A tax-free savings account (TFSA) is an important, flexible and versatile part of any financial plan. And yet, since the TFSA was introduced in 2009, it’s estimated that only around half of Canadians have opened one.
So why is the TFSA overlooked? Perhaps it’s just not obvious to investors how to use one most effectively. The confusion might come from the way banks often promote TFSAs as a method for short-term savings goals, like a vacation-fund. Or maybe it’s the name? Traditionally, a “savings account” is simply a place to stash extra cash for a rainy day. The name suggests deposits, safety and low interest rates. But as you know, almost any investment you can hold in a registered retirement savings plan (RRSP) can also go into a TFSA, including bonds, stocks, mutual funds, exchange-traded funds, options, etc.
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Simply put, a TFSA allows any Canadian resident (age 18 or older) to save for just about anything – including retirement – without paying any tax on the growth within the account or on withdrawals. It provides the best of both worlds: growth on savings and the option to withdraw funds at any time, should the need arise.
Quick tip: Clients can get started saving in a TFSA by using their income tax refund.
6 ways TFSAs are retirement-friendly
Some of your clients may need to be reminded of what a valuable investment tool TFSAs can be – especially for retirement income.
For those gearing up for retirement, a TFSA can be used to:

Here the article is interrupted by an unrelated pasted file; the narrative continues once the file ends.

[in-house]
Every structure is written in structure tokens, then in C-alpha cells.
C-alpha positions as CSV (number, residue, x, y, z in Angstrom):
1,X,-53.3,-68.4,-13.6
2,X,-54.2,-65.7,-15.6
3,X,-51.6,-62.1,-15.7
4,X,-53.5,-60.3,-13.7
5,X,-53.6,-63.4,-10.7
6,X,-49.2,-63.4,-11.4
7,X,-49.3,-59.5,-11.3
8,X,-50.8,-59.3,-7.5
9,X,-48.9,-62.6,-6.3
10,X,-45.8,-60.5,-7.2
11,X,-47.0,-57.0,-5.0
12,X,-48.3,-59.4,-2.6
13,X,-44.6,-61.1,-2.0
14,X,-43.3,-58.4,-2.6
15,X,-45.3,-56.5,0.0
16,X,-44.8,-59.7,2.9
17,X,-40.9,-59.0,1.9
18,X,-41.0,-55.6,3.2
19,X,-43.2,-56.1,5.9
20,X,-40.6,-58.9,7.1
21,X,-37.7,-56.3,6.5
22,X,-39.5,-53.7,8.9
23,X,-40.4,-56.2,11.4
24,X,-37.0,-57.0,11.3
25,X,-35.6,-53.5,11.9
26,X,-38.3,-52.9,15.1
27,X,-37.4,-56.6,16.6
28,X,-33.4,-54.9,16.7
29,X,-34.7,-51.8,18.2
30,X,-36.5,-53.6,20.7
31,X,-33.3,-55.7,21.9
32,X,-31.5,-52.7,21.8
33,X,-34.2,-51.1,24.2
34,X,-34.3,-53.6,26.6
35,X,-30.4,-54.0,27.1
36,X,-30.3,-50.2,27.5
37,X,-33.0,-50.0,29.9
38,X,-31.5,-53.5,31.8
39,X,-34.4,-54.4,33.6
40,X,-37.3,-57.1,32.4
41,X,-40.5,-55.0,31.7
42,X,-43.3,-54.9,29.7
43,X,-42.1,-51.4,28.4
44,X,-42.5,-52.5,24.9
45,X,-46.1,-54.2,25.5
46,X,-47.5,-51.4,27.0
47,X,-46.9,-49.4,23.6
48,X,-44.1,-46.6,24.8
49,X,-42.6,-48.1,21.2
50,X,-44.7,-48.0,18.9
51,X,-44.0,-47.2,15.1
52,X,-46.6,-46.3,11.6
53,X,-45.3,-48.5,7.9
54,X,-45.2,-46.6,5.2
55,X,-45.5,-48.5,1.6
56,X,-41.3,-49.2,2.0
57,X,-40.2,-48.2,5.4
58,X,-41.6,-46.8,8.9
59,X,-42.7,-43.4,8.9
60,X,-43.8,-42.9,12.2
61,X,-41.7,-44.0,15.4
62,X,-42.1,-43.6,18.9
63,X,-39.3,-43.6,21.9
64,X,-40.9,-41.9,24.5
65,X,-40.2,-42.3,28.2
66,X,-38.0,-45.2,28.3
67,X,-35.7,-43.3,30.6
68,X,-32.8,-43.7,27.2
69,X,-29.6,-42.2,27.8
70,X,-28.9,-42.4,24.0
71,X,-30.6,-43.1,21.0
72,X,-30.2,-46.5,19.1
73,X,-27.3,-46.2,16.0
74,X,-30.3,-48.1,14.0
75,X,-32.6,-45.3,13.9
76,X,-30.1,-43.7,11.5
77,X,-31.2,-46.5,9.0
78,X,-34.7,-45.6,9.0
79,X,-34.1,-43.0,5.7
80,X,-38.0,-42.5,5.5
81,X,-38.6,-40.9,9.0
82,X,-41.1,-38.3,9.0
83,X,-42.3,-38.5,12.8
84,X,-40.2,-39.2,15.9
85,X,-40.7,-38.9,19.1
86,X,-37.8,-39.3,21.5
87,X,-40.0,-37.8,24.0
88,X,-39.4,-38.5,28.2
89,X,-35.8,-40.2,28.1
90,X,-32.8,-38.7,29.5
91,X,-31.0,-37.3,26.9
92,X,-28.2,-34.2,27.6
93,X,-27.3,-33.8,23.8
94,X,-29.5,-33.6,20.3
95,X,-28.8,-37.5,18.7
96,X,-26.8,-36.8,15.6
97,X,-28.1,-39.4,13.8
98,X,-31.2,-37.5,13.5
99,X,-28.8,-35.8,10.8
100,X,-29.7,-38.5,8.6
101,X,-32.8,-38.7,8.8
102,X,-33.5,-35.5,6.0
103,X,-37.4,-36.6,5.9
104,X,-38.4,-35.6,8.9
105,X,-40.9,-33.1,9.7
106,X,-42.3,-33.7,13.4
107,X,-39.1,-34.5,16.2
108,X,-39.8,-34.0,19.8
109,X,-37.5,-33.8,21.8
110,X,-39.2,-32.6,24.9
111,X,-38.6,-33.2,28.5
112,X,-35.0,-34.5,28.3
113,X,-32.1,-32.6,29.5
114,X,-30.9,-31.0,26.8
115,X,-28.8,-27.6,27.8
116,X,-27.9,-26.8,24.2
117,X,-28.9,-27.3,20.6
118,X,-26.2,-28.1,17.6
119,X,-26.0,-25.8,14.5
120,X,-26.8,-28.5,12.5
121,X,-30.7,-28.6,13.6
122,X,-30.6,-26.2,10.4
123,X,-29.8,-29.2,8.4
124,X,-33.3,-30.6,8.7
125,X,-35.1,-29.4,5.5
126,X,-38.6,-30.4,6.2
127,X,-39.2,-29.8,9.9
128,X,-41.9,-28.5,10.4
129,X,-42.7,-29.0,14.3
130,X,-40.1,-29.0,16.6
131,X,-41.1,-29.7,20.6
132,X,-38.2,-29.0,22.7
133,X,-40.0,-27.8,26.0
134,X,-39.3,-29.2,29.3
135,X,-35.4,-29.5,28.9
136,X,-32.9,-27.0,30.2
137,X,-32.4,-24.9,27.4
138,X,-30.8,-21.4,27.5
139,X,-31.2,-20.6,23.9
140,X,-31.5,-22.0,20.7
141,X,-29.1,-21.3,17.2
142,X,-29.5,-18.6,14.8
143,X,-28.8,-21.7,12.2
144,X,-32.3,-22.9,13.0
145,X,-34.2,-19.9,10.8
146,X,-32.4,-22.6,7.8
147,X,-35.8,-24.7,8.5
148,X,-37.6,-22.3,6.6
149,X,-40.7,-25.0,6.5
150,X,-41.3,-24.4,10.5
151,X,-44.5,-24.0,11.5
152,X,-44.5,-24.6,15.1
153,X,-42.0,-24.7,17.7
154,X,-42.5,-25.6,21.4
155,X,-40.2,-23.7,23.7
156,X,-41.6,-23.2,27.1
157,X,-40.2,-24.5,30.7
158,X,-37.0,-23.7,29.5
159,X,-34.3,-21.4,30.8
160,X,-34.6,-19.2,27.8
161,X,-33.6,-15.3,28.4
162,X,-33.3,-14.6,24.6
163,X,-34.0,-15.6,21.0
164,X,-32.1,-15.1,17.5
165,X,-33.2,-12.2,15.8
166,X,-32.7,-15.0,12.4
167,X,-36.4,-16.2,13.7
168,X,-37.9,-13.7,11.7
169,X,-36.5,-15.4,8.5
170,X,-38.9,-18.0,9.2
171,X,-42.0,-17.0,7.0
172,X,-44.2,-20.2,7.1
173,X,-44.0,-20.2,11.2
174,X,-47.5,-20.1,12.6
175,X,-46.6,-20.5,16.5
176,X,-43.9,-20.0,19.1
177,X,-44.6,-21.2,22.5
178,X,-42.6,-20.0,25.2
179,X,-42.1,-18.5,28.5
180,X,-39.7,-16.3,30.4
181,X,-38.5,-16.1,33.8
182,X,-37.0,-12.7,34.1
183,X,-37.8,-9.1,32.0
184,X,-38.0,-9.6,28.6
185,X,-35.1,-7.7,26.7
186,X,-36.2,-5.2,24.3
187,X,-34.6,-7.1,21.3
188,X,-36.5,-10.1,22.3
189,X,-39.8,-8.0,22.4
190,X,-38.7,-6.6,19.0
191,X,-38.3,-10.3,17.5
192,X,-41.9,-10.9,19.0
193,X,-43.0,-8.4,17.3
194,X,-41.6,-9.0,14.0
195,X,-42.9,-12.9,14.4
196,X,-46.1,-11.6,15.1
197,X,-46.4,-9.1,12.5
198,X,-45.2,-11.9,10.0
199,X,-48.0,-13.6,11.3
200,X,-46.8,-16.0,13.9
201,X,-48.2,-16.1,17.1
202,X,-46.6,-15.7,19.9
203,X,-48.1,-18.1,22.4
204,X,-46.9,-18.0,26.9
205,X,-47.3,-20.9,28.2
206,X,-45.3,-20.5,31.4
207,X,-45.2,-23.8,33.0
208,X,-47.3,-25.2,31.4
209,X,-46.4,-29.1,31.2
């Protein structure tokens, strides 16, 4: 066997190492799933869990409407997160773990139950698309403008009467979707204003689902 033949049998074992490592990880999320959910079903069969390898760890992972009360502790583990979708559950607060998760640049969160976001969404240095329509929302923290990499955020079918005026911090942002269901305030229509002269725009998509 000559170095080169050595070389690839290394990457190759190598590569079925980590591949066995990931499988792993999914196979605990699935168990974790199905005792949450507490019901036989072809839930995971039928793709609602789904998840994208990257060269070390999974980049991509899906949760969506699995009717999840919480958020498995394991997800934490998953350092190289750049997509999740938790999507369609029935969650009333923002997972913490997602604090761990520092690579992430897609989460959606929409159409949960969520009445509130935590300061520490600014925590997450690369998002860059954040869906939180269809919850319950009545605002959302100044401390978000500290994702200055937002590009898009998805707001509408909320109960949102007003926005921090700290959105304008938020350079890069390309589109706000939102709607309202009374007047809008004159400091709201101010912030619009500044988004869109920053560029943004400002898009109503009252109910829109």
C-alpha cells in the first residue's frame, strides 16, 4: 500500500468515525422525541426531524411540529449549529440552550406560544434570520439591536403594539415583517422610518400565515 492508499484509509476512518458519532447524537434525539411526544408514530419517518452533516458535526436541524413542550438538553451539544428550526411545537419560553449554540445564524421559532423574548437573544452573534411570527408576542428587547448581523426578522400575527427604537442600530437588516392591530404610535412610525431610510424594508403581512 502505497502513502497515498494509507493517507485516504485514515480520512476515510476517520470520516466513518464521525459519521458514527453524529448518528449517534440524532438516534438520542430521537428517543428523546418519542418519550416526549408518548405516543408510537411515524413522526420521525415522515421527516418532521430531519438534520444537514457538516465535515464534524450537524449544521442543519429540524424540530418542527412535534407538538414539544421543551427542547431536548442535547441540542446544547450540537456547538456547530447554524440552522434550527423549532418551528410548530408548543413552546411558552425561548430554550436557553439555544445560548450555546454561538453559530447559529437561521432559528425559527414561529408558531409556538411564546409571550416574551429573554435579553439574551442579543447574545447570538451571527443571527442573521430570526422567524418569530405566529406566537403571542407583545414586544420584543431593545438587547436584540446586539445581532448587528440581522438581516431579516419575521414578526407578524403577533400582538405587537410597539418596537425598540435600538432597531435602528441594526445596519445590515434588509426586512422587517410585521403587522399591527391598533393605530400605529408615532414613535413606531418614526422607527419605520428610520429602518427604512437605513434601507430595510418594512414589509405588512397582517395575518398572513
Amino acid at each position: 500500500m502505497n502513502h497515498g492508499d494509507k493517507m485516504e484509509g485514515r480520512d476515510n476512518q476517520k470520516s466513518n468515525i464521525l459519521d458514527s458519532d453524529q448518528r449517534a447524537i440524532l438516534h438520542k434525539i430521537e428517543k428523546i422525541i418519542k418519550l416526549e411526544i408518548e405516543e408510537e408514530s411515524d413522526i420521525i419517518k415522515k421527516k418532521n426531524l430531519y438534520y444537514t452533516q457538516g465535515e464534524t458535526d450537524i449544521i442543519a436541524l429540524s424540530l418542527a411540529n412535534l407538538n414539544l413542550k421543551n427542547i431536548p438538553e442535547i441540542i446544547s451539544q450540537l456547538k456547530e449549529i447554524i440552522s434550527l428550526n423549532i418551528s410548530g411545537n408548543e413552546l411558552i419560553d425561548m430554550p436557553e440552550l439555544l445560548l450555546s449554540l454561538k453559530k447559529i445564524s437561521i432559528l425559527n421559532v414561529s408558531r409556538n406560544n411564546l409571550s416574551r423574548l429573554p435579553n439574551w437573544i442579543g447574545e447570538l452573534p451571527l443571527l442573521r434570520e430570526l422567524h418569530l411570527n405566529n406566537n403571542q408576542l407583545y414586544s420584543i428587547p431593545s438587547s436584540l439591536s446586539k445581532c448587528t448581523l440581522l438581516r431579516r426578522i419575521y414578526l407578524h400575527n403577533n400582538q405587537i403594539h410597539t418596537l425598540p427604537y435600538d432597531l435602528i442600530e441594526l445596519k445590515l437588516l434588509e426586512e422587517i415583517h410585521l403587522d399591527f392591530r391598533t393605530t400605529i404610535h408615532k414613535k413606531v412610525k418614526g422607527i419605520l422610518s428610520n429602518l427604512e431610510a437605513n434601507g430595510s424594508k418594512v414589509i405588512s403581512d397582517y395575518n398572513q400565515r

- Top up retirement savings, if clients have already reached their RRSP contribution limit.
- Retire early. When retiring early, some people aren’t yet eligible to receive government or workplace pensions and may not want to start withdrawing income from RRSP savings. A TFSA can help bridge the gap.
- Provide income for life. When a guaranteed income product is registered as a TFSA, the client gets tax-free guaranteed income for life – reducing the risk of outliving their money.
- Preserve a lower tax rate in retirement. TFSA withdrawals don’t count as taxable income, allowing clients to add to their income without increasing their tax bracket. It also won’t have an effect on their income-tested federal government benefits.
- Continue to save in retirement. While unemployed, clients are still eligible to contribute to a TFSA without the earned income needed to make an RRSP contribution.
- Continue to save after age 71. While there are rules about converting or withdrawing from RRSPs/RRIFs at age 71, investors can keep a TFSA open – and keep contributing to it – as long as they wish.
Late-comers can catch up
It’s not too late for clients who haven’t been contributing to a TFSA. Eligible clients who haven’t contributed since 2009 now have $52,000 in contribution room – breaking down as follows:
- $5,000 for each year from 2009 to 2012
- $5,500 for each of 2013 and 2014
- $10,000 for 2015
- $5,500 for each of 2016 and 2017
Start the conversation – i’’s timely!
A conversation about starting a TFSA is timely: clients can consider using their income tax refund to get started.
Consider sharing one of the following articles to help your clients understand how TFSAs could be an important, flexible and versatile part of their financial plan:
- Where to stash your cash: RRSP or TFSA?
- 5 things you may not know about TFSAs
- 6 really useful things you can do with your TFSA
To learn more about positioning tax-free guaranteed retirement income using a TFSA and segregated fund products, download this sell sheet.
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